The Furnace

One Writer. One Story. Read to completion (with vigor).

Month: May, 2013

Listen to Kathlene Postma’s story Fetch at the Furnace

by CM

In case you missed it or just want to hear it again, check out Kathlene Postma’s story on soundcloud. Go ahead an subscribe to the page while you are at it. We’ll be updating with other recordings soon. 

See you at the next Furnace on August 1!

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The Bushwick Book Club Presents Original Music Inspired by The Furnace – Video

by Anca Szilagyi

Back in March, we teamed up with The Bushwick Book Club Seattle for the APRIL festival. Three musicians wrote and performed three absolutely lovely songs inspired by the three pieces we’ve presented so far. Check out the videos here, and stay tuned for the recording of Kathlene Postma’s performance, which is still giving us chills.

On Navigating Words and Life

by Anca Szilagyi

Fetch: noun:  The distance traveled by wind or waves across open water; the distance a vessel must sail to reach open water.

Kathlene Postma’s performance of “Fetch” is this Thursday at 7 pm, at the Hollow Earth Radio performance space. The story’s title comes from a nautical term (definition above) and is one of several terms that organize the story. I asked Kathlene about it in anticipation of her reading.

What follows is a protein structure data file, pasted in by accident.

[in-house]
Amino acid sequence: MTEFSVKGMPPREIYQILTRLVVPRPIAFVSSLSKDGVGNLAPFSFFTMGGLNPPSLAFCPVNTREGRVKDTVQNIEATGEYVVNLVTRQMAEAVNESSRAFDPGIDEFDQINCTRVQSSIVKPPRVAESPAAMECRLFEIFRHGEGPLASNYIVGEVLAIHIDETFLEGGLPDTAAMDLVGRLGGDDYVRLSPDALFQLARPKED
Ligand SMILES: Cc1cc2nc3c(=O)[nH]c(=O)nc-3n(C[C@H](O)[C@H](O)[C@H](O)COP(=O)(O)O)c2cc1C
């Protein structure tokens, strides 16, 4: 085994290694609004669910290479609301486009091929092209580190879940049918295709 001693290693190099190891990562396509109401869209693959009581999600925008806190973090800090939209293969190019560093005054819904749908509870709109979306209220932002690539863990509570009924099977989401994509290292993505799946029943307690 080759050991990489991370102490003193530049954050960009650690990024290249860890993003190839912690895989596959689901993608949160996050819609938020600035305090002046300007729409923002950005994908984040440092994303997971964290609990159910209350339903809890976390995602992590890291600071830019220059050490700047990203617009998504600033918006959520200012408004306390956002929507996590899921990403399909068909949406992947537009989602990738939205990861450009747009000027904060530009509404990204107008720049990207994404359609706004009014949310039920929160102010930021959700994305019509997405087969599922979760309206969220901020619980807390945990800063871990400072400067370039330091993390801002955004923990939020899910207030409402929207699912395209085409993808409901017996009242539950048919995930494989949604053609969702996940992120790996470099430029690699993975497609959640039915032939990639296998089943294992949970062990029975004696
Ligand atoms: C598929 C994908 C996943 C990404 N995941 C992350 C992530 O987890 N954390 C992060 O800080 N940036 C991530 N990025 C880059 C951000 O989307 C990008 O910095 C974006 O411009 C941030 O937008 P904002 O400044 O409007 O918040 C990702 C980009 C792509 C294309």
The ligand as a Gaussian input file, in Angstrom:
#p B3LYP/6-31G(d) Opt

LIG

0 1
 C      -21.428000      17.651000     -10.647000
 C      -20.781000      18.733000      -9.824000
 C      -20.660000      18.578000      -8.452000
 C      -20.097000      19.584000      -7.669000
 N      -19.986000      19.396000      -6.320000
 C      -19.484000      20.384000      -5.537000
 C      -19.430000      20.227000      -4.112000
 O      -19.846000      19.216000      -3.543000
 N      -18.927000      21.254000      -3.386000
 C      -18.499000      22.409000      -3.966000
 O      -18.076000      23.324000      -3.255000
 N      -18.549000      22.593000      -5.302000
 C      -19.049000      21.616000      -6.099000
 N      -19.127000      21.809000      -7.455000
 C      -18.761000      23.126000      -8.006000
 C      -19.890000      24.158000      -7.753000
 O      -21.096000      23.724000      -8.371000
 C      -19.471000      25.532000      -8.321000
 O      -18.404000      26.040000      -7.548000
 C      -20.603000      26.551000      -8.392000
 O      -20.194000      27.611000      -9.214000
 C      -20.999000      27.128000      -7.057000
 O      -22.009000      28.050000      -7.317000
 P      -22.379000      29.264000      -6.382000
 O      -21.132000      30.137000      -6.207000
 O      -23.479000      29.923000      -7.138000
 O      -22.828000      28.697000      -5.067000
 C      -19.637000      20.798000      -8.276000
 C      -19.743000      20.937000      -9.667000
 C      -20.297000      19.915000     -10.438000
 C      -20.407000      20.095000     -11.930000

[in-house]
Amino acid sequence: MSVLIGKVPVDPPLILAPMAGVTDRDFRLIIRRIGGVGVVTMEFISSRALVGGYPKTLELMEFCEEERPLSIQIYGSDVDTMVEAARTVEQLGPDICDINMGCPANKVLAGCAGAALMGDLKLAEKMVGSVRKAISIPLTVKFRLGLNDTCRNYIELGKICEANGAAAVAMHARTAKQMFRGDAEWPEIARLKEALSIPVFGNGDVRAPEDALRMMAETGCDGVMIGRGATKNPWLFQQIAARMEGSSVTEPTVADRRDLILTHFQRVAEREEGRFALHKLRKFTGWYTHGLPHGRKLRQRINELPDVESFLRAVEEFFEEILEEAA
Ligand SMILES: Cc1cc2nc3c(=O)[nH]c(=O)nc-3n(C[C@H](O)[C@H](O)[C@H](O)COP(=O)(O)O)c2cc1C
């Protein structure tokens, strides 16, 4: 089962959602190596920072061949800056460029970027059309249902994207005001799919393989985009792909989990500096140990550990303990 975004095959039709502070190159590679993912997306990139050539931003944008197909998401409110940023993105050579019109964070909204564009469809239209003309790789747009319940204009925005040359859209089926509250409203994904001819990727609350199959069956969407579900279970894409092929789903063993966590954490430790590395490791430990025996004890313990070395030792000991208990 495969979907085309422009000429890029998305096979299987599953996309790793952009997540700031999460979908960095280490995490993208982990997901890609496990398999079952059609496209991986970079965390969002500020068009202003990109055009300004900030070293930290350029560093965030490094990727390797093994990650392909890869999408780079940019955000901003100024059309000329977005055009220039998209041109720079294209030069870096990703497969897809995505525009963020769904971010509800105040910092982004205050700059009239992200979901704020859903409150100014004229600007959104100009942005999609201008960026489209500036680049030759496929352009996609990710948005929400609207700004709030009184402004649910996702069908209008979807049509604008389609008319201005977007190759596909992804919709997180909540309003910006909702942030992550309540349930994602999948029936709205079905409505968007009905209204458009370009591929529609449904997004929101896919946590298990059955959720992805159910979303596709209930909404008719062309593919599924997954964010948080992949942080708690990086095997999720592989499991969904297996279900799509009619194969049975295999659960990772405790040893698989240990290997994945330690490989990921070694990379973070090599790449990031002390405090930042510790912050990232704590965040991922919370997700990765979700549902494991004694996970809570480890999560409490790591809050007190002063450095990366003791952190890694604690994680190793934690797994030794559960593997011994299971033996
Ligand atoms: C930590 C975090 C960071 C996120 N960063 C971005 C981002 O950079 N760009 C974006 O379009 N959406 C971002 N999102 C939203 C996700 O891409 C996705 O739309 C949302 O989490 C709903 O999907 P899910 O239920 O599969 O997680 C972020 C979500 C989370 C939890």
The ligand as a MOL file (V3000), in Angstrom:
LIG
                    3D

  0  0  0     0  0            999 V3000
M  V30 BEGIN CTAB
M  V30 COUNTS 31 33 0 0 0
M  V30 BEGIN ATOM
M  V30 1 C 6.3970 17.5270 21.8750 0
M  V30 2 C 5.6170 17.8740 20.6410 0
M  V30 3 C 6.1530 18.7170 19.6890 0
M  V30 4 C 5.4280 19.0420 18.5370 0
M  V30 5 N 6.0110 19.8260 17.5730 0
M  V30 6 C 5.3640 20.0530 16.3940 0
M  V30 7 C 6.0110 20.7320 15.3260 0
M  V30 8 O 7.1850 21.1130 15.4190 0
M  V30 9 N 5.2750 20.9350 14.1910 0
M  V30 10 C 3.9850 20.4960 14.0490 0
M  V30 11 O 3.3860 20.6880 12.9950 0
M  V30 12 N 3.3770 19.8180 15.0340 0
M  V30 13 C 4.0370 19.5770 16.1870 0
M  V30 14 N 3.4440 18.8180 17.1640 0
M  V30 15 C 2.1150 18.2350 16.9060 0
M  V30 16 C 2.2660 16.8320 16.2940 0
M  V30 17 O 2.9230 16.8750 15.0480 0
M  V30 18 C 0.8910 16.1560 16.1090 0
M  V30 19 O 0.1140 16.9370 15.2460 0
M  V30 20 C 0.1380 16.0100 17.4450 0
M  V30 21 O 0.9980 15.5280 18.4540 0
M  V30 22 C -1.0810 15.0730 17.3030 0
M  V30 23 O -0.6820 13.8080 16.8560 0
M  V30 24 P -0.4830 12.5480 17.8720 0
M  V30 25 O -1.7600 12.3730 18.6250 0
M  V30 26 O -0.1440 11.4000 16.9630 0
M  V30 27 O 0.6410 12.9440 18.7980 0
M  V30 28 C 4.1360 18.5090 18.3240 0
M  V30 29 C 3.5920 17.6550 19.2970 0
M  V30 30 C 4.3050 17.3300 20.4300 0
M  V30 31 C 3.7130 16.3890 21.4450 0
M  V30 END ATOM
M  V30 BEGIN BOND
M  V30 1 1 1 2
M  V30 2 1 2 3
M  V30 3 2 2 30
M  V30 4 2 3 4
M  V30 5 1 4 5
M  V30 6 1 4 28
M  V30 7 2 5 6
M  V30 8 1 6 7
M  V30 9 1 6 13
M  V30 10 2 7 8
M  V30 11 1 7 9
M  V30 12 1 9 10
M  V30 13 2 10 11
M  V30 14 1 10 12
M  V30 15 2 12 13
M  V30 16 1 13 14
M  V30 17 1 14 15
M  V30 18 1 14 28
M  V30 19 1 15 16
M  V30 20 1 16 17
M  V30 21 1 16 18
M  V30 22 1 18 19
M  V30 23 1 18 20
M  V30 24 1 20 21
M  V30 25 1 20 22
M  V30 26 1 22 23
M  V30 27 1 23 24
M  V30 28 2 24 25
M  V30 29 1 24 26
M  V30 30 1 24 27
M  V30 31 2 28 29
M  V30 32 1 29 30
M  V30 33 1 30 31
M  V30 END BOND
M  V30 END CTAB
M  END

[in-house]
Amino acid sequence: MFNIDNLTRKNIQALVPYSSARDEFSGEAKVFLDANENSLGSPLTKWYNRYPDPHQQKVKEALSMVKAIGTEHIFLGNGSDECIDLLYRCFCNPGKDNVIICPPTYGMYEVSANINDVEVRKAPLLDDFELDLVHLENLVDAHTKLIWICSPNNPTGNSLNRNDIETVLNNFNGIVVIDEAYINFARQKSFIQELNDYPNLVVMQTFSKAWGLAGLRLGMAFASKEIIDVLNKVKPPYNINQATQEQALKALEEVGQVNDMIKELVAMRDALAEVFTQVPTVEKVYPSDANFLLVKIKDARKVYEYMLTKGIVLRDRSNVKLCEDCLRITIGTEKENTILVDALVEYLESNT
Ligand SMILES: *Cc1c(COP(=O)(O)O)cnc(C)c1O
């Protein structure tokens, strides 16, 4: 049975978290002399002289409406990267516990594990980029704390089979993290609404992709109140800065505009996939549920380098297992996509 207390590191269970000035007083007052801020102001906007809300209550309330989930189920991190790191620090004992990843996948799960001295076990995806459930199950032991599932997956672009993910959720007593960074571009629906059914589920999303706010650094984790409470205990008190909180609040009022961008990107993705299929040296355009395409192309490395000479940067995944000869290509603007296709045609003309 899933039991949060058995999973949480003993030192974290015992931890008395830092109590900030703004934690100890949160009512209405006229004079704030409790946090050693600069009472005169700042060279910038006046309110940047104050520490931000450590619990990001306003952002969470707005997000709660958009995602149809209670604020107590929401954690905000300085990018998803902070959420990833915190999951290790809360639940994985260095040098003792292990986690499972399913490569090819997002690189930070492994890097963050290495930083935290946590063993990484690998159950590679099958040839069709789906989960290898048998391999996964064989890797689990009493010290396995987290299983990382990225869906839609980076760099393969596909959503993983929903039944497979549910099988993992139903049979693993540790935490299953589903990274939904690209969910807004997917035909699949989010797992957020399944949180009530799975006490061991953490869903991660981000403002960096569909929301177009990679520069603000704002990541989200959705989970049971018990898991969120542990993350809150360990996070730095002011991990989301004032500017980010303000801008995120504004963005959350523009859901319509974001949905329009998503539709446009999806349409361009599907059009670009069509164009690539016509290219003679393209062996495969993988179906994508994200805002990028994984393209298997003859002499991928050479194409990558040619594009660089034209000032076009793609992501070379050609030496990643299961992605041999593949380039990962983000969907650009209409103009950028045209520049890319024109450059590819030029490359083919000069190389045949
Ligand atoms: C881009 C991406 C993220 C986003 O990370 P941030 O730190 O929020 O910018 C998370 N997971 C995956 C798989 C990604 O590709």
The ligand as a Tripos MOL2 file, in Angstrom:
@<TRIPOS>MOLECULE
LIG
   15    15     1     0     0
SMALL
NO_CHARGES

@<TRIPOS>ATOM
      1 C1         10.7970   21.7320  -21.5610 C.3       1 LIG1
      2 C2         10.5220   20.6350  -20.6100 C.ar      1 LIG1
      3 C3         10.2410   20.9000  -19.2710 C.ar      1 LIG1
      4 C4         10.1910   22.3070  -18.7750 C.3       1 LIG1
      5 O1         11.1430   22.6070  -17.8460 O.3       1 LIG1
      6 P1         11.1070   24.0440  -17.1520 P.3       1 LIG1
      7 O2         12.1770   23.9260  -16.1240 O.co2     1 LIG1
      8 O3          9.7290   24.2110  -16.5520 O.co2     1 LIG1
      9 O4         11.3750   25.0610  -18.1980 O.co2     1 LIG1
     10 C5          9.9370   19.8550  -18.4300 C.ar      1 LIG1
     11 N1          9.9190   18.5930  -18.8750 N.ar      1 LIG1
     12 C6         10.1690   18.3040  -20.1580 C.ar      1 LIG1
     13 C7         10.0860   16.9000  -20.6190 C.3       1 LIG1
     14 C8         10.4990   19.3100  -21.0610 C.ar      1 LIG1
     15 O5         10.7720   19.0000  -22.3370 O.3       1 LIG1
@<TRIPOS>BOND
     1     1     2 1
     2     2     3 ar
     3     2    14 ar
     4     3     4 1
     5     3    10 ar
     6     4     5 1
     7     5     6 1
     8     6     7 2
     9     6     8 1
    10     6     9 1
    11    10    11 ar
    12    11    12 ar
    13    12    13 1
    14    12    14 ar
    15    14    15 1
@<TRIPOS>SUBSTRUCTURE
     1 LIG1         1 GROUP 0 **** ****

AS: How did you come to use nautical terminology as headings for the sections of “Fetch”? Did the terms come before the story? Did the story call for the terms?

Kathlene Postma: Great question! The nautical terminology and the story “Fetch” grew up together.  My husband and I are both teachers, and we have three school-age daughters.  Every day at least one or more persons in my house are memorizing terms or figuring out how to explain them.  In this story Georgia, the central character tries to understand something as mammoth as Lake Superior while also struggling with the results of a terrible car accident.The funny thing about words and their definitions is the way in which a person comes to comprehend them.  Our lives are layered with seemingly random but powerful impressions and events–a car accident, a new town, a shattered foot–and those can saturate abstract words or principles we might be memorizing in school.  If you teach, you spend most of your time organizing knowledge for a group of students, but what happens creatively within that organization is unique to each student.  You can’t control what an individual does with the information you provide or the way it integrates into who she or he is becoming. There is a magic in how that works.  With this story I try to explore the illogical beauty of the process.  For Georgia, the nautical terms are peripheral–she merely learns them to help another teacher–but they help organize for the reader the direction her life takes.

From “Fetch” by Kathlene Postma

by Anca Szilagyi

Here’s a tiny taste of Kathlene’s gorgeous story “Fetch,” which she’ll read at Hollow Earth Radio in just one week!

It seemed as if she had been the one to die, so light she felt, so porous and open to the snowy sky. When the surgeon explained she was fortunate to still have her leg, she fixated on a hawk that hung every day over a nearby cornfield. It seemed frozen in the air.